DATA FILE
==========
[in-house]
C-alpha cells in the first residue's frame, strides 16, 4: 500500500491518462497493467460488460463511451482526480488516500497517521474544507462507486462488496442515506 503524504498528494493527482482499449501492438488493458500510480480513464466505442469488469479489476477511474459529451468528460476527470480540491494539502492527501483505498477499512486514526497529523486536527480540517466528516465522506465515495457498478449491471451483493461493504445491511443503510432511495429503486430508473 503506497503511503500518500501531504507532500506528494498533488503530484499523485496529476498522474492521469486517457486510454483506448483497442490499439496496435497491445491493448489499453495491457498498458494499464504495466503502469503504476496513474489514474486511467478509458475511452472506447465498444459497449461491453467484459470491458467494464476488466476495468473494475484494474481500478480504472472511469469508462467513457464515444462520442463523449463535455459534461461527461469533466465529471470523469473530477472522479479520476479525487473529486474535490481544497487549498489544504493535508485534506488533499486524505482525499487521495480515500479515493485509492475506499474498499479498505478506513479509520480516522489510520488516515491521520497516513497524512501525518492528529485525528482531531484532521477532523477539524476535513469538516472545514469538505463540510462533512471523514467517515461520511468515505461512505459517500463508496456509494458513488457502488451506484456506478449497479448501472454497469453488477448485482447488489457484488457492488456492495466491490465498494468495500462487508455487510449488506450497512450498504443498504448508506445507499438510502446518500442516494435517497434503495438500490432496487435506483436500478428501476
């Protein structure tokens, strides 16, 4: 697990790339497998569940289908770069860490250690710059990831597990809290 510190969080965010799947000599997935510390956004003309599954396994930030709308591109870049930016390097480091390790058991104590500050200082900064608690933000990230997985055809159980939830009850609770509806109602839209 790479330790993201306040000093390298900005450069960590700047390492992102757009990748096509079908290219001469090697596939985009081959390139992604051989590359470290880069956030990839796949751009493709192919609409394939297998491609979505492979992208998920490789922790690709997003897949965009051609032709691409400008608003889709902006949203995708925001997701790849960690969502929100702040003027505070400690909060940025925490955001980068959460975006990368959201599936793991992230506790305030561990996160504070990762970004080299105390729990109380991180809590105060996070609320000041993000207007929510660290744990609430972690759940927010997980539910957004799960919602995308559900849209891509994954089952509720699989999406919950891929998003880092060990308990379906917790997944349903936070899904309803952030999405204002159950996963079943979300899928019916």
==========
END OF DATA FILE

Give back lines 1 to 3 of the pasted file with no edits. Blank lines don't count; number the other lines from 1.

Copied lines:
[in-house]
C-alpha cells in the first residue's frame, strides 16, 4: 500500500491518462497493467460488460463511451482526480488516500497517521474544507462507486462488496442515506 503524504498528494493527482482499449501492438488493458500510480480513464466505442469488469479489476477511474459529451468528460476527470480540491494539502492527501483505498477499512486514526497529523486536527480540517466528516465522506465515495457498478449491471451483493461493504445491511443503510432511495429503486430508473 503506497503511503500518500501531504507532500506528494498533488503530484499523485496529476498522474492521469486517457486510454483506448483497442490499439496496435497491445491493448489499453495491457498498458494499464504495466503502469503504476496513474489514474486511467478509458475511452472506447465498444459497449461491453467484459470491458467494464476488466476495468473494475484494474481500478480504472472511469469508462467513457464515444462520442463523449463535455459534461461527461469533466465529471470523469473530477472522479479520476479525487473529486474535490481544497487549498489544504493535508485534506488533499486524505482525499487521495480515500479515493485509492475506499474498499479498505478506513479509520480516522489510520488516515491521520497516513497524512501525518492528529485525528482531531484532521477532523477539524476535513469538516472545514469538505463540510462533512471523514467517515461520511468515505461512505459517500463508496456509494458513488457502488451506484456506478449497479448501472454497469453488477448485482447488489457484488457492488456492495466491490465498494468495500462487508455487510449488506450497512450498504443498504448508506445507499438510502446518500442516494435517497434503495438500490432496487435506483436500478428501476
């Protein structure tokens, strides 16, 4: 697990790339497998569940289908770069860490250690710059990831597990809290 510190969080965010799947000599997935510390956004003309599954396994930030709308591109870049930016390097480091390790058991104590500050200082900064608690933000990230997985055809159980939830009850609770509806109602839209 790479330790993201306040000093390298900005450069960590700047390492992102757009990748096509079908290219001469090697596939985009081959390139992604051989590359470290880069956030990839796949751009493709192919609409394939297998491609979505492979992208998920490789922790690709997003897949965009051609032709691409400008608003889709902006949203995708925001997701790849960690969502929100702040003027505070400690909060940025925490955001980068959460975006990368959201599936793991992230506790305030561990996160504070990762970004080299105390729990109380991180809590105060996070609320000041993000207007929510660290744990609430972690759940927010997980539910957004799960919602995308559900849209891509994954089952509720699989999406919950891929998003880092060990308990379906917790997944349903936070899904309803952030999405204002159950996963079943979300899928019916």